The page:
Kosovo and Albania have begun exploring how best to bring their economies closer, focusing on energy projects, infrastructure and trade, officials said on Thursday.
Kosovo declared independence from Serbia three months ago, quickly winning recognition from the United States and most European Union states.
Albania is the only neighbour to have recognized landlocked Kosovo, most of whose people are also ethnic Albanian. Serbia vows it will never accept the secession, while Montenegro and Macedonia have not yet recognized it.
“Energy is one of the greatest challenges for the world and the Balkans. Truly, we should not lose the chance of harmonising not just the policies but also the projects,” said Genc Ruli, Albania’s Minister of Economy, Energy and Trade.
“In the very near future, we could have an efficient system,” Ruli added. “Naturally, we need to cooperate not just as blood brothers but as neighbours seeing immense opportunities.”
Both Albania and Kosovo suffer long hours of power cuts because their systems cannot produce enough electricity and they lack the right grid connections.
But lignite-rich Kosovo could supply Albania in winter when it needs more power than its hydropower stations can supply, and Albania could give it back when it has plenty of power in the spring.
GENERATORS AND ROADS
Ruli said the Balkans were doing a better job of coordinating their energy policies, but national policies were still determining many projects and more cooperation was needed.
Germany’s KFW and the German government have financed a feasibility study on a 400 kilovolt interconnection line from Albania’s Vau i Dejes hydropower plant to Prizren in Kosovo.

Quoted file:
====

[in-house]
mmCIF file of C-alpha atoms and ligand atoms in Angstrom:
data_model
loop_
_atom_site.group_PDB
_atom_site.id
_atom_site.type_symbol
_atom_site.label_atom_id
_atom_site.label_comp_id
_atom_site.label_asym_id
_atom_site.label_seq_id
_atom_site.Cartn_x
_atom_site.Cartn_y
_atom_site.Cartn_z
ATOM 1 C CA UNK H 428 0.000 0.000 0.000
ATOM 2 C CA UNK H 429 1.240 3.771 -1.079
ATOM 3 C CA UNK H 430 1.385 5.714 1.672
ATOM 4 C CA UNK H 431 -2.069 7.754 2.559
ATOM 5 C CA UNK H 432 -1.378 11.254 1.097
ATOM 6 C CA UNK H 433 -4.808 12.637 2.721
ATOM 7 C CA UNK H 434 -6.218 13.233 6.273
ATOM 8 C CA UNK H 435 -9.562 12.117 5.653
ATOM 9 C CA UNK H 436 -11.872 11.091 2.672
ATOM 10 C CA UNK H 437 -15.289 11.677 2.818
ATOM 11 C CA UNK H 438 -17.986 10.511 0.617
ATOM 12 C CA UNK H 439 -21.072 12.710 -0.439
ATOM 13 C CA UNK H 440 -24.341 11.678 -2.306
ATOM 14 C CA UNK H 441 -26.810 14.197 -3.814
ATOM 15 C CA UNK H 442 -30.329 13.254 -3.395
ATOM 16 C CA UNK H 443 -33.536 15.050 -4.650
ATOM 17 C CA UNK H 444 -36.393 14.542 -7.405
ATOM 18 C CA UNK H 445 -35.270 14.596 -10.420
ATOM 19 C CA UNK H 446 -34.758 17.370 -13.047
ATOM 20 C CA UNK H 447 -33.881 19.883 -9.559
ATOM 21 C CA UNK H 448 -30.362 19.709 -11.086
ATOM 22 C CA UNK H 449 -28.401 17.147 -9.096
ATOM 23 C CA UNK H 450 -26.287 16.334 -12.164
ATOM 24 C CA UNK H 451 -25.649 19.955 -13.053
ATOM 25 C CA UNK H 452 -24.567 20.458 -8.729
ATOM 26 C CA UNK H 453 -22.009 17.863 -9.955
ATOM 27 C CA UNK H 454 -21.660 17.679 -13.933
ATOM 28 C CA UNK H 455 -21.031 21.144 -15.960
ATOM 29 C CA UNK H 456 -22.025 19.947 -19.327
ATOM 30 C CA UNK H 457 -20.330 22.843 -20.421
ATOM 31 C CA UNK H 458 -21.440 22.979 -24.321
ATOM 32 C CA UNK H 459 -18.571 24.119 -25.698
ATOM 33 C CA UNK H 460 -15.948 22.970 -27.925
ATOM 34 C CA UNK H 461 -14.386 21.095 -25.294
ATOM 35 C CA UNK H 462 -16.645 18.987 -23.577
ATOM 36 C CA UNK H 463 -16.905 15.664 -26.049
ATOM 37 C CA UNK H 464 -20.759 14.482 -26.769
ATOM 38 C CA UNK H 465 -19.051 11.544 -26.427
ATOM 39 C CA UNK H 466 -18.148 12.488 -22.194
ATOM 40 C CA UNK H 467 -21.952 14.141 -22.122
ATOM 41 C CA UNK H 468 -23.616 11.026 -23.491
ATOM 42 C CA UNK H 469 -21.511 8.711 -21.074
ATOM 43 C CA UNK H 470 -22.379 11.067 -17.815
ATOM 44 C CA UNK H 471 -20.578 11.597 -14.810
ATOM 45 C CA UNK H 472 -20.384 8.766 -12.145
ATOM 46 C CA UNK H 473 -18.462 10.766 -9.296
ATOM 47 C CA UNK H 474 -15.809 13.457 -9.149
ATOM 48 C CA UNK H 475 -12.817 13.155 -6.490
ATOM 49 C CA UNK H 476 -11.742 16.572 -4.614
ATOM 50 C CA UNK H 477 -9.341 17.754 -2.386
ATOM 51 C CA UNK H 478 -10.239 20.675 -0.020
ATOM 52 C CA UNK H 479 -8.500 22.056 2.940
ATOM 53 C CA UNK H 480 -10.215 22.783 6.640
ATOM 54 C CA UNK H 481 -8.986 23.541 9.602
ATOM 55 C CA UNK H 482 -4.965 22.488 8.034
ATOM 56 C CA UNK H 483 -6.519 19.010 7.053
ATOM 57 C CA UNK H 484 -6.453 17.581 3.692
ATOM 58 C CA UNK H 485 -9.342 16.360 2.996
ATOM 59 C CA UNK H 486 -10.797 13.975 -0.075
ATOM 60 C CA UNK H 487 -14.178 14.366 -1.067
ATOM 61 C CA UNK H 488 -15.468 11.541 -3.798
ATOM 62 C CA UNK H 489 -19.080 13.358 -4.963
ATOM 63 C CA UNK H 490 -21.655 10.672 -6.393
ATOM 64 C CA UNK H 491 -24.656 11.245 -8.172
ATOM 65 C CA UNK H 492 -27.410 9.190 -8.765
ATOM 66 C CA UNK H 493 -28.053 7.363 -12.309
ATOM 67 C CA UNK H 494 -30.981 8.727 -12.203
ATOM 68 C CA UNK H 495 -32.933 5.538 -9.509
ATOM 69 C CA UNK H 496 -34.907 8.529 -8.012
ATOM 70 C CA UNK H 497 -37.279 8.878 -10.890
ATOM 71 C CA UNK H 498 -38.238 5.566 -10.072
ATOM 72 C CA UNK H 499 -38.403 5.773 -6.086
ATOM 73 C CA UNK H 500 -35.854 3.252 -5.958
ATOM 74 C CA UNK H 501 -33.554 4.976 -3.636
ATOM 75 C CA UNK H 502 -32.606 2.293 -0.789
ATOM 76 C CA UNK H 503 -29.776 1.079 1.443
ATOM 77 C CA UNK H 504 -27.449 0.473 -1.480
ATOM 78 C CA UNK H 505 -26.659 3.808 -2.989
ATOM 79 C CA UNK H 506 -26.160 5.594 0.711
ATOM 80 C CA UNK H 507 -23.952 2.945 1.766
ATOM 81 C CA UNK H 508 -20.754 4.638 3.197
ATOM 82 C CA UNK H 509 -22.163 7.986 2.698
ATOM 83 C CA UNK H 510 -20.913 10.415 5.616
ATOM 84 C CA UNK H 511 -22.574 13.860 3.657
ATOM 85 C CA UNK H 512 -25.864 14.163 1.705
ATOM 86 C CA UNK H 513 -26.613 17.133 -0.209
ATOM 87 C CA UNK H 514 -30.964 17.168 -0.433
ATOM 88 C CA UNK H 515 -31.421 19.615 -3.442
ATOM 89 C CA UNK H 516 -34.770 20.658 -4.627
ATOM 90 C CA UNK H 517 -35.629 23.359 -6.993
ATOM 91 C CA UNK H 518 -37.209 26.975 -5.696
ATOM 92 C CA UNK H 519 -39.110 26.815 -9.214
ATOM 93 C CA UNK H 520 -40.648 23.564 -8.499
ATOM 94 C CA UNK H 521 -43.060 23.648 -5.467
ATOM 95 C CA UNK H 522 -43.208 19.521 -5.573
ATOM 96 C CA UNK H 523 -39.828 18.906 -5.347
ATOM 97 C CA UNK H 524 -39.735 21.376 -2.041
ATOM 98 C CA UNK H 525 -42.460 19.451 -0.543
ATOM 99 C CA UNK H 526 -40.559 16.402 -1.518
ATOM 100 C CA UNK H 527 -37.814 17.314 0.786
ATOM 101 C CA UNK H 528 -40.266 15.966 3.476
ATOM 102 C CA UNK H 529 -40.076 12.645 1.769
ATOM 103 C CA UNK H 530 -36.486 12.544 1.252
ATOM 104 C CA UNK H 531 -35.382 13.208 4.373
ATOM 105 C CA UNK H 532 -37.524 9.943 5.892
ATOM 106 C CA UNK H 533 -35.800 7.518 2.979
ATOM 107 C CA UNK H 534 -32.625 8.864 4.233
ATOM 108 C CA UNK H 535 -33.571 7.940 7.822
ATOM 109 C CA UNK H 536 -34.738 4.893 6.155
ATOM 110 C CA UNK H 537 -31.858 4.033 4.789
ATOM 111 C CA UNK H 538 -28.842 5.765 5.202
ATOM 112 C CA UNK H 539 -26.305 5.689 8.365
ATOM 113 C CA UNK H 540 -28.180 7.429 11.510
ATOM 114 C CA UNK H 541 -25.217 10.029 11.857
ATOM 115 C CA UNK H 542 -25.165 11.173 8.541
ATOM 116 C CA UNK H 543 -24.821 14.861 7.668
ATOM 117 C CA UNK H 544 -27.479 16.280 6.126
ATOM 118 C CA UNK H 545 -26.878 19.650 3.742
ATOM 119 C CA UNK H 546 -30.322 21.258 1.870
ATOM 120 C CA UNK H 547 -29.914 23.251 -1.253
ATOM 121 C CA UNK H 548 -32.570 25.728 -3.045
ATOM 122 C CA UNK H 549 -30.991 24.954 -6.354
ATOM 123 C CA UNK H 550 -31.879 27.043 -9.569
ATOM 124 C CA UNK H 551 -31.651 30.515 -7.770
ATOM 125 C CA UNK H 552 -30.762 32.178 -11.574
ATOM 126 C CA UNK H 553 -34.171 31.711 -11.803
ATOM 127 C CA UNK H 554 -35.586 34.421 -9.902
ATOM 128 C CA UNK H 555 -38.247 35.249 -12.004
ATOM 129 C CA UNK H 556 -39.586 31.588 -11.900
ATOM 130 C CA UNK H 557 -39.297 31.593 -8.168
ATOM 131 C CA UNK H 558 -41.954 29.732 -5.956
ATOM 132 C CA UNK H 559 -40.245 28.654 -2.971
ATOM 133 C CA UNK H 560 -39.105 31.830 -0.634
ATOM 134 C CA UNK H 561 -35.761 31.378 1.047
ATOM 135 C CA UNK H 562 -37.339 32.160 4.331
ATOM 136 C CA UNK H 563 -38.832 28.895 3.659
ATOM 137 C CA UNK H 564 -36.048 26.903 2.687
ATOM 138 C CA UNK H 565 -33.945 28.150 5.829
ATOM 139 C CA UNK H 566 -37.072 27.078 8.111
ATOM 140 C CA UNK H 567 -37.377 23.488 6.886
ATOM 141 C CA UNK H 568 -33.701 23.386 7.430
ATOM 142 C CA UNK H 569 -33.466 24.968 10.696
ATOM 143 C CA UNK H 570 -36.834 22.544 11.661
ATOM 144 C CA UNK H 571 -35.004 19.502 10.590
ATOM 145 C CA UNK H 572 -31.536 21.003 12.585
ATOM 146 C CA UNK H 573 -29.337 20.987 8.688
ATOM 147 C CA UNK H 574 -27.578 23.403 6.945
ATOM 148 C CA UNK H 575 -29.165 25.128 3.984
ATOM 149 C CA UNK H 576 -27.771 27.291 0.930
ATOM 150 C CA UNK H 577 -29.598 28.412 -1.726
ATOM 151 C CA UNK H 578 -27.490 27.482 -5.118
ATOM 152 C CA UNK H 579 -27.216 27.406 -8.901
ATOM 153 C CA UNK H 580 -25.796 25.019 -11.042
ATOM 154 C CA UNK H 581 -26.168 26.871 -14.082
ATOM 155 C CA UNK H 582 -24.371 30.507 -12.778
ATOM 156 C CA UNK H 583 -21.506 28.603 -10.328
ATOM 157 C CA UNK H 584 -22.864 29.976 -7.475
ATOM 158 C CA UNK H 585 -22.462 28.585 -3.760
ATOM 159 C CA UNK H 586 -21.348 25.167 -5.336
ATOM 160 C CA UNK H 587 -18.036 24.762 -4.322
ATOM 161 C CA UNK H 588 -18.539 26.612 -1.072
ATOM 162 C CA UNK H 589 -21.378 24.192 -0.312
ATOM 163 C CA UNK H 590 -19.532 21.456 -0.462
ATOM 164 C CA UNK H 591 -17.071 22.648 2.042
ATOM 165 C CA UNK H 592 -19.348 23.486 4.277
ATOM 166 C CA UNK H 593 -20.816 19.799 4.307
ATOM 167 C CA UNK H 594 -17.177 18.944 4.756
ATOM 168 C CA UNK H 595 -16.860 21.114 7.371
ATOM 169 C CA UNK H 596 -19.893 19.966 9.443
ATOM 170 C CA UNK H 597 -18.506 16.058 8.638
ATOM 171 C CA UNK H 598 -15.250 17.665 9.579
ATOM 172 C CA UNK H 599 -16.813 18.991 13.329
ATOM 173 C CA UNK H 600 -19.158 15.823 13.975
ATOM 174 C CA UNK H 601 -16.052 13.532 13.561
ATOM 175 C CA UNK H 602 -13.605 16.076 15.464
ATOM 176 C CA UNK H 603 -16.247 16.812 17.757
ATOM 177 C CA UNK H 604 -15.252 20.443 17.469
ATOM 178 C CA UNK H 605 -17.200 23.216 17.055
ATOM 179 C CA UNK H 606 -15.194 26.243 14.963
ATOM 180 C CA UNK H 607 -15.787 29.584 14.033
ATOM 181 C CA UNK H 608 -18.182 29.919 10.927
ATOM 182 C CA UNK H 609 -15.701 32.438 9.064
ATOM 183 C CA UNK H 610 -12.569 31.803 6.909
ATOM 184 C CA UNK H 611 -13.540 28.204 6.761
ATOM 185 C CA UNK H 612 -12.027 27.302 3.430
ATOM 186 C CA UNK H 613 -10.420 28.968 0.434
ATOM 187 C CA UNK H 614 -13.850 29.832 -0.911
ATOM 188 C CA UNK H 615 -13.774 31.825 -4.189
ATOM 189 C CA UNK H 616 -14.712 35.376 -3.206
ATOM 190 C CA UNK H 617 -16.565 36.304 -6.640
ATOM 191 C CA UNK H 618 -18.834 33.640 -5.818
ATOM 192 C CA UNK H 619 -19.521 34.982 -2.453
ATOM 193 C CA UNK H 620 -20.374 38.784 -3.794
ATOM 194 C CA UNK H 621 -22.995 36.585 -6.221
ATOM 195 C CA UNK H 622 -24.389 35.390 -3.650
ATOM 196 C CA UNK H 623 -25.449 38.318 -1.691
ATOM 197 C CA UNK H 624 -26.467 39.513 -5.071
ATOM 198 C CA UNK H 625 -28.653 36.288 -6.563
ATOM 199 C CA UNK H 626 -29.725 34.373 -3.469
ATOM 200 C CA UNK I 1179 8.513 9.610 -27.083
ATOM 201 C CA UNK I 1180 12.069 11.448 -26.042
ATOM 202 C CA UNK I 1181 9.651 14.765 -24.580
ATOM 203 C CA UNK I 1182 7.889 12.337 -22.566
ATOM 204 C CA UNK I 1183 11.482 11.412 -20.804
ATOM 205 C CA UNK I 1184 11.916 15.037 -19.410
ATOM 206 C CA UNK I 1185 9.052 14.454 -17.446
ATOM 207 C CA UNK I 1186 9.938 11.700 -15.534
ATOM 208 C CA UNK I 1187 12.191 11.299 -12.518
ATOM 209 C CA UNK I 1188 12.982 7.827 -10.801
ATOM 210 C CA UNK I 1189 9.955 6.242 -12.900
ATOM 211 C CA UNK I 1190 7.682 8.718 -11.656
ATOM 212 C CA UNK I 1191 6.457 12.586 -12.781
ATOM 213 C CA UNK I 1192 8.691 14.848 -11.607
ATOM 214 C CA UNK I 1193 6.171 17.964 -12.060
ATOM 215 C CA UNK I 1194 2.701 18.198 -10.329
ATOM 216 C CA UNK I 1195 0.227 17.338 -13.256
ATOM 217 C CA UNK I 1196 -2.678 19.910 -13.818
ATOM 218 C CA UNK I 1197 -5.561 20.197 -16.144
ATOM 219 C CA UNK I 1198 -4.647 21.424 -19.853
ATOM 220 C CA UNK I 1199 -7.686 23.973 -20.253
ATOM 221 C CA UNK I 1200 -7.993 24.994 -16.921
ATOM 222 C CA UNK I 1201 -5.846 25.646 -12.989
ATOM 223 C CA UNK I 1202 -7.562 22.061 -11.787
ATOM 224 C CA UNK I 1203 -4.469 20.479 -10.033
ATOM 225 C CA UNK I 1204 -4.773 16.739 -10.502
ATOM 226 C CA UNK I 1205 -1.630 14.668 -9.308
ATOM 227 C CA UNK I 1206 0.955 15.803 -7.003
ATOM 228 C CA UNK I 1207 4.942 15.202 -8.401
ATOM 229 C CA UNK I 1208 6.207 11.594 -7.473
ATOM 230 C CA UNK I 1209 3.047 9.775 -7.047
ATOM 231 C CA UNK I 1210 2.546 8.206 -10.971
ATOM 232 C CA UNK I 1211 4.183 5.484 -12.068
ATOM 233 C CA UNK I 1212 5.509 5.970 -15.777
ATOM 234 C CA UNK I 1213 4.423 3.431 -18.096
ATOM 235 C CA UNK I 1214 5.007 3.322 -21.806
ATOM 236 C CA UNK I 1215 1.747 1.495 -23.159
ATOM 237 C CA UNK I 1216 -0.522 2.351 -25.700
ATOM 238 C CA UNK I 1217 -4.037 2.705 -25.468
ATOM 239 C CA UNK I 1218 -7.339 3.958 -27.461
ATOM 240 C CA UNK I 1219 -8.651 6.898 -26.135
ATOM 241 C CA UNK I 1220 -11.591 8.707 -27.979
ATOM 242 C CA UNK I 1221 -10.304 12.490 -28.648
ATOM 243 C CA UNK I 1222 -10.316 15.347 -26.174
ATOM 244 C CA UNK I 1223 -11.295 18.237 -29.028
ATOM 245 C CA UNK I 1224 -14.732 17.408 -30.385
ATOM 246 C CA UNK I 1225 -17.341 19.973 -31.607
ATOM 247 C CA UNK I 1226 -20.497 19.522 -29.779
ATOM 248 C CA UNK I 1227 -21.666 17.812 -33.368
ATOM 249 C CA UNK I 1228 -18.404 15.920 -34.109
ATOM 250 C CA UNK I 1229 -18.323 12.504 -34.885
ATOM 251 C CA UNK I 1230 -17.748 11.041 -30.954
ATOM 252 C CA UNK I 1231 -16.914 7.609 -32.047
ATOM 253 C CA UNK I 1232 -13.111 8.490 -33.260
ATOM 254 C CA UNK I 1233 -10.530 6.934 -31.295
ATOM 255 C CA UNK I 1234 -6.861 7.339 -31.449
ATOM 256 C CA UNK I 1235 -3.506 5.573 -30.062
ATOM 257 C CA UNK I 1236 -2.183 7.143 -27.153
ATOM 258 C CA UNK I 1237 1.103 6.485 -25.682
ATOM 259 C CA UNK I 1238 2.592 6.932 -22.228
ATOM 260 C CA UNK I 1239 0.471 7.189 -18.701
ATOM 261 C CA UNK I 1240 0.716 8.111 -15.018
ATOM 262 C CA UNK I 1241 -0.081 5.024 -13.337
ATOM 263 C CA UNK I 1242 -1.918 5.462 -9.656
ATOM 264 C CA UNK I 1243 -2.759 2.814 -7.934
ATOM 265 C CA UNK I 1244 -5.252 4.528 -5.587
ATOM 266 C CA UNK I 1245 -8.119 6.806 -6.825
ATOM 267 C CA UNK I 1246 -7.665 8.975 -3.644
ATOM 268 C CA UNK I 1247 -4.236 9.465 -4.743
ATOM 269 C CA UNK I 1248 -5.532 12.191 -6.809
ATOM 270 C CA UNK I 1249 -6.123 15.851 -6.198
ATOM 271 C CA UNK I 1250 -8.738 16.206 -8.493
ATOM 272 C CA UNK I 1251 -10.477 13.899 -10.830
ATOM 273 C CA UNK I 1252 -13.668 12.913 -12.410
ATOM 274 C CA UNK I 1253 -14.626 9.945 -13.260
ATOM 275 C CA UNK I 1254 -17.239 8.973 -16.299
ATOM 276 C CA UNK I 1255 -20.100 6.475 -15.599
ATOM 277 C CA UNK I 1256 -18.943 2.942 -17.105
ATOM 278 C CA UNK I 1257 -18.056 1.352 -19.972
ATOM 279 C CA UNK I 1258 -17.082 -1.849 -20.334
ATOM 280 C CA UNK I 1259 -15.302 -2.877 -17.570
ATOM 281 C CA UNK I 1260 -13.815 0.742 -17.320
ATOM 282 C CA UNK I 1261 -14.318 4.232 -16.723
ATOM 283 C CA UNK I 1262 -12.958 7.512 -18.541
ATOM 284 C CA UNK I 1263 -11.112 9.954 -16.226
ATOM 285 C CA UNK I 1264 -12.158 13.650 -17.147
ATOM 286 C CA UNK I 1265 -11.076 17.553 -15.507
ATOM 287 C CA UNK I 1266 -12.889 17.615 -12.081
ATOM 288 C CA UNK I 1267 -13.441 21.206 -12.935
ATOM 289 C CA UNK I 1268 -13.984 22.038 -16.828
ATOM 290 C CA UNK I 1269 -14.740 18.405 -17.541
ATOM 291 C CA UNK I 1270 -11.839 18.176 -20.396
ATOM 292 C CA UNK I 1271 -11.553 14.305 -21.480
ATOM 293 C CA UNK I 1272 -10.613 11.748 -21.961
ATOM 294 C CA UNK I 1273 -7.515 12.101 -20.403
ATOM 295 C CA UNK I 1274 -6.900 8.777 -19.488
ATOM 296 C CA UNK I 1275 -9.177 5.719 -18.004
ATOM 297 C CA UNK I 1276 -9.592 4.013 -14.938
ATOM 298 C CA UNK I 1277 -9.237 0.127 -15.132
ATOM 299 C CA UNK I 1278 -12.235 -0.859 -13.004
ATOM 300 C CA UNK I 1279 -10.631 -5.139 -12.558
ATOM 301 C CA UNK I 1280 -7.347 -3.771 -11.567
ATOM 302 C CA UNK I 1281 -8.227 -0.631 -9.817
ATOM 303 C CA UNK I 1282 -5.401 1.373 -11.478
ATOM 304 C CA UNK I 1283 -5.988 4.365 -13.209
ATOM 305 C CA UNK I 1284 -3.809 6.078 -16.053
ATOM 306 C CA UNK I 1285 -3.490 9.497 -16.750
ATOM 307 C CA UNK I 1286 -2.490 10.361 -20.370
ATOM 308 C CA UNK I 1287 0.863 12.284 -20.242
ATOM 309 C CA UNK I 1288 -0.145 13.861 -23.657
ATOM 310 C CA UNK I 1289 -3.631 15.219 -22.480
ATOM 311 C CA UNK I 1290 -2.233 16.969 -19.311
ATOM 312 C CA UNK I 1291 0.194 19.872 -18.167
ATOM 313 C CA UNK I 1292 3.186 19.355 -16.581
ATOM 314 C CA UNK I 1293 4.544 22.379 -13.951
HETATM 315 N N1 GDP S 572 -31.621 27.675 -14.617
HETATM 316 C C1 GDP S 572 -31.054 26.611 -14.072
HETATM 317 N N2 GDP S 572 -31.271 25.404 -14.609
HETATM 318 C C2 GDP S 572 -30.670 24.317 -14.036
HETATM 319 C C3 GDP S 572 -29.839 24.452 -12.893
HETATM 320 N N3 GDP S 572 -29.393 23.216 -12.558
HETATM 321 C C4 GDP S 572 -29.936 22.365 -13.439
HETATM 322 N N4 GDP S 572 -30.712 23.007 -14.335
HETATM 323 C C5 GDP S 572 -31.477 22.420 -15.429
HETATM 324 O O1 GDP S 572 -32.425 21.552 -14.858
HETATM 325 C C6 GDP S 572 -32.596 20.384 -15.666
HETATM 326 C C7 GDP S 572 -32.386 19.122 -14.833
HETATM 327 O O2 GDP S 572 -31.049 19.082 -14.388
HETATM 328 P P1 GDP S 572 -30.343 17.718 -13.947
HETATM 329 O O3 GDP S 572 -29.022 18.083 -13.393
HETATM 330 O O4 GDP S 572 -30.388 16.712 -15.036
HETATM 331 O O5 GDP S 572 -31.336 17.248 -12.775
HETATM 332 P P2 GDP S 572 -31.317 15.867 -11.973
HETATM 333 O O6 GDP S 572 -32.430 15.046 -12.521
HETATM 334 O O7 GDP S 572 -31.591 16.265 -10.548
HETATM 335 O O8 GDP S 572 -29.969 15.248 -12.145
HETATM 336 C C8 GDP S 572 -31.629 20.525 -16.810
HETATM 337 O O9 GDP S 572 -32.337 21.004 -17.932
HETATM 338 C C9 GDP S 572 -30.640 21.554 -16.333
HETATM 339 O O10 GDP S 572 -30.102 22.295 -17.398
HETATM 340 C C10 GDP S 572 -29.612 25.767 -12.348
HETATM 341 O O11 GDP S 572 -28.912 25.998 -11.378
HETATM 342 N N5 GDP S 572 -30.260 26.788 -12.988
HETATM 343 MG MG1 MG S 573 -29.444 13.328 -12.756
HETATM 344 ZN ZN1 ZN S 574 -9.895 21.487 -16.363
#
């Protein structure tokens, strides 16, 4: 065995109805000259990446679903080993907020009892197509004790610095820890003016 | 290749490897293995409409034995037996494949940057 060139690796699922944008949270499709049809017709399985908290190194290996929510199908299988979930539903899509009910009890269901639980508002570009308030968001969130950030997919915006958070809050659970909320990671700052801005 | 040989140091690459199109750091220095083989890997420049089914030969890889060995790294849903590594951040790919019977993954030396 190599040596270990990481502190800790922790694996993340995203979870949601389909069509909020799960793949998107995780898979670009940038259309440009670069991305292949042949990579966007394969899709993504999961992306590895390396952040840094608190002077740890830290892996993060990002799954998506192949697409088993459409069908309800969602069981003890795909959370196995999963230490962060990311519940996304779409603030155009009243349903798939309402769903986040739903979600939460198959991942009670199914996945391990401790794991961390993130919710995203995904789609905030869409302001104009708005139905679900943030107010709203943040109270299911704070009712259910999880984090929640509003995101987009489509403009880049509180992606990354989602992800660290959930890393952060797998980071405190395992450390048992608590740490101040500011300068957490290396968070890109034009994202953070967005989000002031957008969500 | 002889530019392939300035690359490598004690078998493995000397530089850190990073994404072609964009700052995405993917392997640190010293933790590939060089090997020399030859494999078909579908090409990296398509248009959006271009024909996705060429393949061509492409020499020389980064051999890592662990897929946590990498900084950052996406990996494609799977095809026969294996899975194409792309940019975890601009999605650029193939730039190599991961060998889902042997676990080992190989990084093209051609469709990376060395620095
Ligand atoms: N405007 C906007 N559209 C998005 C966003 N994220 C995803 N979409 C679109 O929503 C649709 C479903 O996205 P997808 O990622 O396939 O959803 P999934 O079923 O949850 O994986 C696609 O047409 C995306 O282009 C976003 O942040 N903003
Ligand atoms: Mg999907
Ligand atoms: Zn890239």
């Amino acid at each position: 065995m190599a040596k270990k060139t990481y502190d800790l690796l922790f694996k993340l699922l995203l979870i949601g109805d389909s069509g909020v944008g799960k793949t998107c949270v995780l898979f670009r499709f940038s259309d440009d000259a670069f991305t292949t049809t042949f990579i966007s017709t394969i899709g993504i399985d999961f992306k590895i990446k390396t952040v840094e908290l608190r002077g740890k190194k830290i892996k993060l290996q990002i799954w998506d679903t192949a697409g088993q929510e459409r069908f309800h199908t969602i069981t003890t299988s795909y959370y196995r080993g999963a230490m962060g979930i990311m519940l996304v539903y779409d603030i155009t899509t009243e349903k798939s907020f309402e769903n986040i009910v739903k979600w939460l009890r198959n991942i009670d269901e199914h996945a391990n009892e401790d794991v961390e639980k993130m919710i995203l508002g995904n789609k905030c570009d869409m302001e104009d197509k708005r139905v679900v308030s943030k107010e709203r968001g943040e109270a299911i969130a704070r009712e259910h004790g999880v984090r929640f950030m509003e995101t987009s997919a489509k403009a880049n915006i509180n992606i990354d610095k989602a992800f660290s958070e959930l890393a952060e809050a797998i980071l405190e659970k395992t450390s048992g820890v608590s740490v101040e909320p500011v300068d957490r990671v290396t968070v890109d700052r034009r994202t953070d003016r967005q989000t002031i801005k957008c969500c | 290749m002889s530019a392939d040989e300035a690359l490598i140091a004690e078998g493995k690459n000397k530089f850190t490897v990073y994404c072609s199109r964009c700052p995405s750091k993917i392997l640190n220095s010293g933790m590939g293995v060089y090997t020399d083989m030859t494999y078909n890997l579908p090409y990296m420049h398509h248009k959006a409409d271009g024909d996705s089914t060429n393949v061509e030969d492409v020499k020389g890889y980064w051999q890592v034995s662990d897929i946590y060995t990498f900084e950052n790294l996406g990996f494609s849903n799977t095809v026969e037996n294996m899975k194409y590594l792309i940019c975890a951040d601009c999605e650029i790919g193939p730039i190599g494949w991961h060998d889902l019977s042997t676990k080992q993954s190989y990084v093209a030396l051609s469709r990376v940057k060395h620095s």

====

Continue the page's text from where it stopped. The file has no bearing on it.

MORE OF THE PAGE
Albania’s KESH power utility and Kosovo’s KEK have signed a memorandum to build a lignite-fired power station in Kosovo.
Kosovo’s Energy and Mining Minister Justina Pula-Shiroka said the new government was also sticking to plans to build a big, probably 2,100 megawatt, power station in Kosovo.
“Kosovo offers extraordinary opportunities for private investments and partnerships in mining and power production. Kosovo values potential joint projects with Albania,” she said.
Pula-Shiroka with her fellow ministers Ahmet Shala of finance and economy and Lutfi Zharku of trade and industry were in Albania to talk with the government about “challenges and opportunities as two independent but naturally sister states”.
“We need to identify the investment chances for our joint benefit, not just the Albanian nation but the citizens of both states and the whole region and beyond,” Shala said.
Albania is building a road costing well over 600 million euros to bring the two countries closer and boost trade and tourism. Trade is just two percent of Albania’s total exports, with iron, fuel and watermelons the main exports.